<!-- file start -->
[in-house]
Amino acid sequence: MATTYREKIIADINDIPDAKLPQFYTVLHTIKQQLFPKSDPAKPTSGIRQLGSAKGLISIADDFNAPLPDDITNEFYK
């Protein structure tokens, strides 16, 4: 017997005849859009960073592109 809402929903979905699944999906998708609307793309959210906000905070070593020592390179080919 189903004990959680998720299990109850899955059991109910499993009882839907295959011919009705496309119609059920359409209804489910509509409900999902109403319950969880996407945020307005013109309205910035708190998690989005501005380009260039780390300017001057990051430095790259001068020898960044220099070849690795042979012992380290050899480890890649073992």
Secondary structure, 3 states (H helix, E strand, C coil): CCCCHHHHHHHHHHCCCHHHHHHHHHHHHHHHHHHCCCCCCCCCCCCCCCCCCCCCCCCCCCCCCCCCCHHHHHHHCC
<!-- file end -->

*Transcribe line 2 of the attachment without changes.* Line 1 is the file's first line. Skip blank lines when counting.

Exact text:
Amino acid sequence: MATTYREKIIADINDIPDAKLPQFYTVLHTIKQQLFPKSDPAKPTSGIRQLGSAKGLISIADDFNAPLPDDITNEFYK